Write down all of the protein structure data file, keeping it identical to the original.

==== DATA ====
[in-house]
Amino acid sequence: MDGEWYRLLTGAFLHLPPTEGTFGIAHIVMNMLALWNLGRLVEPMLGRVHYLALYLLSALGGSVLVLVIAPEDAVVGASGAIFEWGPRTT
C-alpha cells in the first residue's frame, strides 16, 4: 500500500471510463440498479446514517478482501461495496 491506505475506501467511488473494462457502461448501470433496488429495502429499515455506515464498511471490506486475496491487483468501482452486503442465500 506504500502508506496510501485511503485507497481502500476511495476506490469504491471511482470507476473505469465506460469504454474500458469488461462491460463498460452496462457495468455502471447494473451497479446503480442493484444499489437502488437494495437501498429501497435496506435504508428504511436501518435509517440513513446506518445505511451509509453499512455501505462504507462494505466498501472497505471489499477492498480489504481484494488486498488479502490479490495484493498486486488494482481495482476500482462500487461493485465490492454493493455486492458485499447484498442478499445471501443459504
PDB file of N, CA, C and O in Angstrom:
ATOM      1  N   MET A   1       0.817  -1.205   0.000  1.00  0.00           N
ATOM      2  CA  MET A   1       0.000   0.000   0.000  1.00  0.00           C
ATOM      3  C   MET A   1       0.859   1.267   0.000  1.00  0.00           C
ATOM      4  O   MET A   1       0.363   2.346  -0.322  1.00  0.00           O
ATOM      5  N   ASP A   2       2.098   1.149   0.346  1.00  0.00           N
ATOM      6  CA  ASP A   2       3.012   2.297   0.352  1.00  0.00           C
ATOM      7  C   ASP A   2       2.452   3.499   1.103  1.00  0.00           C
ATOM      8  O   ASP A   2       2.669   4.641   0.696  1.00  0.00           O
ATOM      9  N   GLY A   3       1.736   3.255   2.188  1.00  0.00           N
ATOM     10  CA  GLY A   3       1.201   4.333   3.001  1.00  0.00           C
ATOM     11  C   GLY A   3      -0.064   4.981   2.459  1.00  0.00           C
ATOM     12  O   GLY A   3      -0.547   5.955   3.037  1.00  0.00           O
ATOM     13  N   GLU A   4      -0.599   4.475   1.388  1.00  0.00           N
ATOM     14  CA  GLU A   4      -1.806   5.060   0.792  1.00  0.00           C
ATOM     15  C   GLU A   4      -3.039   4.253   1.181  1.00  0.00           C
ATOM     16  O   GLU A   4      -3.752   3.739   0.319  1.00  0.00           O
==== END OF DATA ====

[in-house]
Amino acid sequence: MDGEWYRLLTGAFLHLPPTEGTFGIAHIVMNMLALWNLGRLVEPMLGRVHYLALYLLSALGGSVLVLVIAPEDAVVGASGAIFEWGPRTT
C-alpha cells in the first residue's frame, strides 16, 4: 500500500471510463440498479446514517478482501461495496 491506505475506501467511488473494462457502461448501470433496488429495502429499515455506515464498511471490506486475496491487483468501482452486503442465500 506504500502508506496510501485511503485507497481502500476511495476506490469504491471511482470507476473505469465506460469504454474500458469488461462491460463498460452496462457495468455502471447494473451497479446503480442493484444499489437502488437494495437501498429501497435496506435504508428504511436501518435509517440513513446506518445505511451509509453499512455501505462504507462494505466498501472497505471489499477492498480489504481484494488486498488479502490479490495484493498486486488494482481495482476500482462500487461493485465490492454493493455486492458485499447484498442478499445471501443459504
PDB file of N, CA, C and O in Angstrom:
ATOM      1  N   MET A   1       0.817  -1.205   0.000  1.00  0.00           N
ATOM      2  CA  MET A   1       0.000   0.000   0.000  1.00  0.00           C
ATOM      3  C   MET A   1       0.859   1.267   0.000  1.00  0.00           C
ATOM      4  O   MET A   1       0.363   2.346  -0.322  1.00  0.00           O
ATOM      5  N   ASP A   2       2.098   1.149   0.346  1.00  0.00           N
ATOM      6  CA  ASP A   2       3.012   2.297   0.352  1.00  0.00           C
ATOM      7  C   ASP A   2       2.452   3.499   1.103  1.00  0.00           C
ATOM      8  O   ASP A   2       2.669   4.641   0.696  1.00  0.00           O
ATOM      9  N   GLY A   3       1.736   3.255   2.188  1.00  0.00           N
ATOM     10  CA  GLY A   3       1.201   4.333   3.001  1.00  0.00           C
ATOM     11  C   GLY A   3      -0.064   4.981   2.459  1.00  0.00           C
ATOM     12  O   GLY A   3      -0.547   5.955   3.037  1.00  0.00           O
ATOM     13  N   GLU A   4      -0.599   4.475   1.388  1.00  0.00           N
ATOM     14  CA  GLU A   4      -1.806   5.060   0.792  1.00  0.00           C
ATOM     15  C   GLU A   4      -3.039   4.253   1.181  1.00  0.00           C
ATOM     16  O   GLU A   4      -3.752   3.739   0.319  1.00  0.00           O